‘We have no intention of stepping back from the UK market’
The UK market remains a priority for the Irish agri-food sector in the face of Brexit, according to the Minister for Agriculture, Food and the Marine, Michael Creed.
As it stands, 35% of Irish food and drink exports – with a value of €4.5 billion – are destined for the UK; down from 37%, according to Bord Bia.
Speaking at the launch of Bord Bia’s Export Performance and Prospects 2017-2018 report, Minister Creed was adamant that the relationships between Irish agri-food exporters and customers in the UK market will be maintained and built upon in the coming years.
He said: “Our trading relationship with the UK in the agri-food sector can be summarised in one simple set of statistics; the UK is the largest external supplier of food and drink in Ireland, but – more importantly from our point of view – we are the largest supplier of food and drink to the UK.
With a population of 66 million to feed, that is an important marketplace to be in.
“Brexit will remain a major challenge in 2018 and in the coming years, as we move our way forward through the rounds of complex negotiations.”
The minister explained that both he and his department believe that the key tasks of the negotiations should be:
- Continued free access to the UK market, without tariffs and with minimal additional customs and administrative procedures;
- A minimisation of the risk from UK trade agreements with third countries;
- The maintenance of current access to fishing grounds in the UK zone.
Despite the huge task facing Ireland as a result of the negotiations, there are also enormous opportunities present in the UK market, according to Minister Creed.
Continuing, he said: “We intend to continue to demonstrate our commitment to the UK market and to pursue those opportunities relentlessly.
We have no intention of stepping back from the UK market; on the contrary, we will redouble our efforts to build on our consumer reputation and strong relationships, to maximise growth and to supply high-quality and innovative products to our neighbouring island.
Meanwhile, the minister is convinced that the “integration of the supply chains between Ireland and the UK will be a key strength as we plot our way through the implications of Brexit”.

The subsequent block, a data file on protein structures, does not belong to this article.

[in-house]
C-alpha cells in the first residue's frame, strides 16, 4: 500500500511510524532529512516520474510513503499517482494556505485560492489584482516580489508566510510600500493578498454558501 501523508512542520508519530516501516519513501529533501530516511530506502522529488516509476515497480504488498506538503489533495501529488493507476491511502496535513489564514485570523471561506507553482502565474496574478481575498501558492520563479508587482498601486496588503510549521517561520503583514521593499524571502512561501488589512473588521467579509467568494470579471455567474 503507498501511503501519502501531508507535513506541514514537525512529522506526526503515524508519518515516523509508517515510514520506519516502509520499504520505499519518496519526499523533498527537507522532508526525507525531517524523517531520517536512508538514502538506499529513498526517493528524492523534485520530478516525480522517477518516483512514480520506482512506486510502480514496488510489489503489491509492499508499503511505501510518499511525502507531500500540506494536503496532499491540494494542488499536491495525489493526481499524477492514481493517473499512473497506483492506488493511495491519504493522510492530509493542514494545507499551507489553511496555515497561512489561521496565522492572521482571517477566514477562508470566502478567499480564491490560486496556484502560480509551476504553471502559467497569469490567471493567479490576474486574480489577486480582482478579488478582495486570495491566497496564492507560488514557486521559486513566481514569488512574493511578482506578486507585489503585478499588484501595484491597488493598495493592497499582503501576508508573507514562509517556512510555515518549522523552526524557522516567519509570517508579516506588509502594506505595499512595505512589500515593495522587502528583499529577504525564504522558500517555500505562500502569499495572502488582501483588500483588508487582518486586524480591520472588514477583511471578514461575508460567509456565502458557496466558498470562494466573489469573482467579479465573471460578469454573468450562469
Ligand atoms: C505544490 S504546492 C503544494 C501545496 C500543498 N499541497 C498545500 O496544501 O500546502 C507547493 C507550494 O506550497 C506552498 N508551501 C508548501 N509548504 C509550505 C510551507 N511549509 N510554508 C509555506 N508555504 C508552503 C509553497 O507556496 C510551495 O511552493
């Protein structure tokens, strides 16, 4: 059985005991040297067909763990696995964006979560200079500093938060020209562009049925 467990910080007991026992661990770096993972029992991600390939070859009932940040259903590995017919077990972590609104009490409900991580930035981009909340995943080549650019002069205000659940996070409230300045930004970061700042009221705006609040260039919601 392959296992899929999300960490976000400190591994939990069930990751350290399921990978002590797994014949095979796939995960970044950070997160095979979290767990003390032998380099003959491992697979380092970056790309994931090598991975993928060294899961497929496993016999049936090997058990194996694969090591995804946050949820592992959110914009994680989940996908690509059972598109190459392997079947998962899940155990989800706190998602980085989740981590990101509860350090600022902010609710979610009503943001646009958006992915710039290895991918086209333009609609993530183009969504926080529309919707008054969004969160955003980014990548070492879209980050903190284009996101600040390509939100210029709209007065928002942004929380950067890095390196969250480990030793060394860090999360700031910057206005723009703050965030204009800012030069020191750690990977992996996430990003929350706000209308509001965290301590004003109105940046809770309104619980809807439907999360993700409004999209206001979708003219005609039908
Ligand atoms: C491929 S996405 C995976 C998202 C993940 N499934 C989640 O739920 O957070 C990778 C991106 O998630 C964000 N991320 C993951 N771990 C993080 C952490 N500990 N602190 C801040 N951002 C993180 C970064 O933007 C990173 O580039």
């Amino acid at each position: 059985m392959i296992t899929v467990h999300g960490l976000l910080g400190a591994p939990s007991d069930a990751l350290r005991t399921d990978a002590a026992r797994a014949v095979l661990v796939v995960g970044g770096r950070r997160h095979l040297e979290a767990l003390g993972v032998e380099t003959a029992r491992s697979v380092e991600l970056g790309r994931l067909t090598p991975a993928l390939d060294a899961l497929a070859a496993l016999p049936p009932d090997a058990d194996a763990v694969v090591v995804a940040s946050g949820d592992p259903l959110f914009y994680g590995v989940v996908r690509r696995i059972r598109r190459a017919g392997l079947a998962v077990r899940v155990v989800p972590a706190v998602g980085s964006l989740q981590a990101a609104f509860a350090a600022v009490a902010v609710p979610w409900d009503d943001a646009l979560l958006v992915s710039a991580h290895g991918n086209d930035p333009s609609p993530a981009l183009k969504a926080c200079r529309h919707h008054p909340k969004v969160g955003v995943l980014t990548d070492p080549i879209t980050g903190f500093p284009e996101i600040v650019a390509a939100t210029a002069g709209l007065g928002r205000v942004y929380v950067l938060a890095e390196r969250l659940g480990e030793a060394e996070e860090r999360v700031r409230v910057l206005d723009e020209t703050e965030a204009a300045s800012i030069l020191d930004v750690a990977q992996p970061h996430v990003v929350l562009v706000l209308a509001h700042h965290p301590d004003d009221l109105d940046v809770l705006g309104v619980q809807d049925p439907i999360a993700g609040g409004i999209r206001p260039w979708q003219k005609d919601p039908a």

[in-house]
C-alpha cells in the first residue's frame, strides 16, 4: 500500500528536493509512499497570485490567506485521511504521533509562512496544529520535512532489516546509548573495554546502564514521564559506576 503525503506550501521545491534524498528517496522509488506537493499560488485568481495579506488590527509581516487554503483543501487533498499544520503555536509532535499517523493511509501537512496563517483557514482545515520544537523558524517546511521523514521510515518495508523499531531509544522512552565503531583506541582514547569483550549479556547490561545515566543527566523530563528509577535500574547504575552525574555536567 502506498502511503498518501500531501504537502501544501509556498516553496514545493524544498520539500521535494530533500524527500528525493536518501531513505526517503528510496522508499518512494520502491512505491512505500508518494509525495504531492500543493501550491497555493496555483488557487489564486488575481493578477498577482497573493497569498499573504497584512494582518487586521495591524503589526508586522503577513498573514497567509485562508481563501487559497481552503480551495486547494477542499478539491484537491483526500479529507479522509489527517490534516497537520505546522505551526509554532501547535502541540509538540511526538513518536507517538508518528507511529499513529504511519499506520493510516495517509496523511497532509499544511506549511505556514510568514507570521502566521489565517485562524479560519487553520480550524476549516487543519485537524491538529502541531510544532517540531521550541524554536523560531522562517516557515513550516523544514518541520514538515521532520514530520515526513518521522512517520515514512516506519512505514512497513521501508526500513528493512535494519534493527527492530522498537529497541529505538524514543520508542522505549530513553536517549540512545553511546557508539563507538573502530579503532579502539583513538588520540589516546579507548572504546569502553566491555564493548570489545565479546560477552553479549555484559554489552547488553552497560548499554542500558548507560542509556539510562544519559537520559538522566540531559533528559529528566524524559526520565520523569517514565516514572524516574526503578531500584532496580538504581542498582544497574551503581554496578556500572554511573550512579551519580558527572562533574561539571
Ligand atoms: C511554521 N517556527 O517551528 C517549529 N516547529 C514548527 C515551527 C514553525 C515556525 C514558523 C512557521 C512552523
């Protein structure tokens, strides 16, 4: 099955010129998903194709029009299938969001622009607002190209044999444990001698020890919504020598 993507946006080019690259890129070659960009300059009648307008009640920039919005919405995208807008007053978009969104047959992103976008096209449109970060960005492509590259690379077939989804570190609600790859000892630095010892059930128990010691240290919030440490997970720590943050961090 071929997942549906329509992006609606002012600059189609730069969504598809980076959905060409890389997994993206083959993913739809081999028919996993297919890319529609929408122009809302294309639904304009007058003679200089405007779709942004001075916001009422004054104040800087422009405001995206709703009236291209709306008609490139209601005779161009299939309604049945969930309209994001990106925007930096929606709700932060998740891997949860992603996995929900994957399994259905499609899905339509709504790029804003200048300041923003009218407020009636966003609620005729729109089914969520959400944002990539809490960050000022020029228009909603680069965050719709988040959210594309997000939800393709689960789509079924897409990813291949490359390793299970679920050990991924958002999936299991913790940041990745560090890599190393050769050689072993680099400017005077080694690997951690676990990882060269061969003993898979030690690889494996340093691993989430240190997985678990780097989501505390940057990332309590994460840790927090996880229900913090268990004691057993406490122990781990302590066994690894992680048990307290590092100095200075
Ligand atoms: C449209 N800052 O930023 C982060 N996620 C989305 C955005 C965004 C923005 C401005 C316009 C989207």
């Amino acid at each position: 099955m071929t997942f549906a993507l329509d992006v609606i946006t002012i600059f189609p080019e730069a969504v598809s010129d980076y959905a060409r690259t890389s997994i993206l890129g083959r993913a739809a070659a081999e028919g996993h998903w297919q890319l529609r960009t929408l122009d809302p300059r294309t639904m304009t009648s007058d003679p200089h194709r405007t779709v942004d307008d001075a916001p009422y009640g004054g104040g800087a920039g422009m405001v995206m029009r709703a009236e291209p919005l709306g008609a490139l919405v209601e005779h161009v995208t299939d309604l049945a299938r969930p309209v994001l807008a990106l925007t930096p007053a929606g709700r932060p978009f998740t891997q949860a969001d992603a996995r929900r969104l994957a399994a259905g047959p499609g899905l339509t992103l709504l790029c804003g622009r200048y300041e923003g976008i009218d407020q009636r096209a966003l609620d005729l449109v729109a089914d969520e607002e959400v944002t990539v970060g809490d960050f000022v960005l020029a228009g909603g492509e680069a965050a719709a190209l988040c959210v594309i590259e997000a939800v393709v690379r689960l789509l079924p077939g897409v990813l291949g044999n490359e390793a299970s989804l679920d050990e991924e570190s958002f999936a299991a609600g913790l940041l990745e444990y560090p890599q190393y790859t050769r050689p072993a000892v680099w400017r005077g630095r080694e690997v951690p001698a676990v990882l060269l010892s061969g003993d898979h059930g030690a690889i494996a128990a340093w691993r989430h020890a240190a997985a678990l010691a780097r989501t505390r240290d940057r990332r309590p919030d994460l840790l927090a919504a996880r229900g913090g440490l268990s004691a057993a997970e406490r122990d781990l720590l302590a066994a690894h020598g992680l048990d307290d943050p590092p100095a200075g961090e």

“While there is a long way to go in the Brexit negotiations, I believe that the December political agreement between the European Union and the UK on island-of-Ireland issues makes the prospect of a sensible withdrawal agreement, transition and future trading relationship much more likely,” he added.
Brexit loan scheme on the horizon
At this morning’s event, Minister Creed also outlined that he would shortly launch a new Brexit loan scheme, which he said would provide flexible and affordable financing for Irish businesses that are currently impacted by Brexit or businesses that will be impacted in the future.
“I will do this together with my colleague, the Minister for Business, Enterprise and Innovation.
“The scheme will make up to €300 million of working capital finance available to SMEs (small and medium sized enterprises) and mid-cap businesses – given their unique exposure to the UK market. My department’s funding ensures that at least 40% of the fund will be available to food businesses.
The finance will be easier to access, more competitively priced – at a proposed interest rate of 4% – and at more favourable terms than current offerings.
“This will give Brexit-impacted businesses time and space to adapt and to grow into the future. The new scheme will be delivered by the Strategic Banking Corporation of Ireland (SBCI) through commercial lenders and it is expected to be in place by March of this year,” he said.
Funding of €25 million has also been secured for the department to facilitate the development of a new Brexit response loan scheme during 2018 for farmers, fishermen and for longer-term capital financing for food businesses, the minister added.
“We all understand the unique exposure of the agri-food sector to the Brexit impact.
“Uncertainty, about the final outcomes can make planning for the future difficult; but, one thing that we can be sure of is that both food businesses and farmers need to focus on competitiveness and innovation in order to survive these challenges and grow their businesses sustainably into the future.
“Supporting lower-cost, flexible financing is a key government response to assist the sector in this process,” Minister Creed concluded.